As openings go, it's near-perfect and by the fourth minute, it's fairly clear if you're going to love it or not. This isn't so much staid period drama as it is Western set in the Midlands with Murphy entering the proceedings astride a horse and to the strains of Nick Cave's Red Right Hand. It's not a new technique by any stretch, but the inclusion of the Western genre influences gives Peaky Blinders a unique look and feel, especially when compared with recent BBC dramas from this inter-war period such as Upstairs Downstairs. The anachronistic music lends an edge to the unfolding narrative and works well to mesh with this world of strikes, gangsters and blustering policemen.
With the need to establish this world quickly and effectively for the audience, it is rightly left to the actions of the characters and not reels of exposition to do so and it arguably results in two brilliant entrances. The afore-mentioned entrance of Murphy's Shelby quickly sets up his presence with barely a word spoken as people scatter from him in the streets. In fact, Shelby isn't the most talkative anyway but Murphy plays him like a coiled spring and there's a steely reserve that remains calm whilst other characters resort to shouting and gesticulating. Despite his laconic way, there's clear ambition and drive behind it conveyed in only a look, often in response to his elder brother Arthur, who takes a much more gung-ho approach to the proceedings.
So, it would seem, does Sam Niell's Chester Campbell, a man given to speechifying and puritanical policework. His journey through the streets occupied by the Peaky Blinders on his arrival to Birmingham was my favourite scene in the opening episode, a dimly-lit, hellish nightmare of debauchery and violence narrated by Benjamin Zephaniah's scripture-spouting Jeremiah. The Revelation-themed Day of Judgement speech about an all-knowing God passing his judgement cutting to shots of Campbell observing the proceedings wasn't subtle, but it was brilliant, perfectly establishing the character, again without him saying a word.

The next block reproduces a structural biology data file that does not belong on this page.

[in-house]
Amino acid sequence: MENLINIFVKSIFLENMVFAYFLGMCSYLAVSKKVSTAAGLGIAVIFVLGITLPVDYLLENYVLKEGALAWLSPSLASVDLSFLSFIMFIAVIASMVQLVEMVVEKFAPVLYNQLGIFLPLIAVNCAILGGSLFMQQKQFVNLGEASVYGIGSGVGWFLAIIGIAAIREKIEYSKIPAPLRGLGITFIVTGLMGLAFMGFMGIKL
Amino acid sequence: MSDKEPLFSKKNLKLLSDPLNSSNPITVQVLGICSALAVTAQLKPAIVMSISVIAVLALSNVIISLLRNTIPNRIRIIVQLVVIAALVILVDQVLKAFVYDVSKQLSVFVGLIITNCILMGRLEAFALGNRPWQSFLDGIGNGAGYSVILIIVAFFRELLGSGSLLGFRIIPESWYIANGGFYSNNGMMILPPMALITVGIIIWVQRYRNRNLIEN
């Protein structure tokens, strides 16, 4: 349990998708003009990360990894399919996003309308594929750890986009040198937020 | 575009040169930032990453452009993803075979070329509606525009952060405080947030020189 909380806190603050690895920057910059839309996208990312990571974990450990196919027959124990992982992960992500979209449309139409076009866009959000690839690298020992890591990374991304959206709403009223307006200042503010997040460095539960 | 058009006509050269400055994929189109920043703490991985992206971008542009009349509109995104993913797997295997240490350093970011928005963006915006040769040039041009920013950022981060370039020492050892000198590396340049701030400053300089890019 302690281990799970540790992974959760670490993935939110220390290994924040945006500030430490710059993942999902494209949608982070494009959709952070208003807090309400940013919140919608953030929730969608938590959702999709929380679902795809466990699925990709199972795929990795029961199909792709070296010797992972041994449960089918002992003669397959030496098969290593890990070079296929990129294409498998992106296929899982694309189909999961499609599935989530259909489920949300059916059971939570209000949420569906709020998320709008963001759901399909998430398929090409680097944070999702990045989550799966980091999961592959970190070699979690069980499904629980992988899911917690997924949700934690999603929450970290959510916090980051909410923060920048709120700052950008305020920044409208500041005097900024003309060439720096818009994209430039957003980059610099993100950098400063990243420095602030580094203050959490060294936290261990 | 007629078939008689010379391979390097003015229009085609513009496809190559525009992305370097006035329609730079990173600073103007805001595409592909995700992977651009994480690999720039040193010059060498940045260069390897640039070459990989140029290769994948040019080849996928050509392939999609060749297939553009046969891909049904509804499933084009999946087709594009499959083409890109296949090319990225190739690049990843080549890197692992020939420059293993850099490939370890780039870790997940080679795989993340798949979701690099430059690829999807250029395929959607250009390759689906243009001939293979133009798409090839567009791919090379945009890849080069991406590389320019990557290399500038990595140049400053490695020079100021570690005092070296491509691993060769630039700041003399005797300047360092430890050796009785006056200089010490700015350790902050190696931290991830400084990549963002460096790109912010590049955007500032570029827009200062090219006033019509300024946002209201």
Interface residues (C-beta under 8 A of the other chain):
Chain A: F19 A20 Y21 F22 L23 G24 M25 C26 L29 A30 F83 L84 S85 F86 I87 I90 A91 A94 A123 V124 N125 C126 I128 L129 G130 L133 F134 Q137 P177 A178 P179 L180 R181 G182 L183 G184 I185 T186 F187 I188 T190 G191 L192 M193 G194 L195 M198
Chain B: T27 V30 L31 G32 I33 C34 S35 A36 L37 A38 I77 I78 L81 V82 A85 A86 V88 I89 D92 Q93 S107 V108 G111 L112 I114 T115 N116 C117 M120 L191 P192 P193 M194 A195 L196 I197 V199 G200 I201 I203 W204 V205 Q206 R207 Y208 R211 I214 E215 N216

When Campbell does speak, it is in similarly scripture-themed sermons of hellfire and damnation for those who stand in his path. His speech to the other officers, all low-angled shots and imperious expressions, was suitably foreboding especially when contrasted with Shelby's quiet reserve. The prospect of seeing Neill and Murphy in a scene together is really quite tantalising and one gets the impression it will be a case of a rock meeting a hard place.
Elsewhere, the recent Great War overshadows the proceedings, a connection that is made clear visually with Shelby's dream and the final lingering shot of the canal as Danny Whizz-Bang leaves for his new job in London. It's a backdrop for each character and for the society as a whole as men deal with the psychological trauma and the women are forced to give up the liberty they once had whilst the men were away. The way in which it permeates each scene, politically, socially and psychologically, binds each of the characters and their situations together in a cohesive whole. It's a world that is still rebuilding itself, much like the characters are forced to do.
Steven Knight has achieved something here; the opening episode of Peaky Blinders is a brilliant exercise in how to establish a world your viewers might be unfamiliar with and do it well. Next week already seems so far away.
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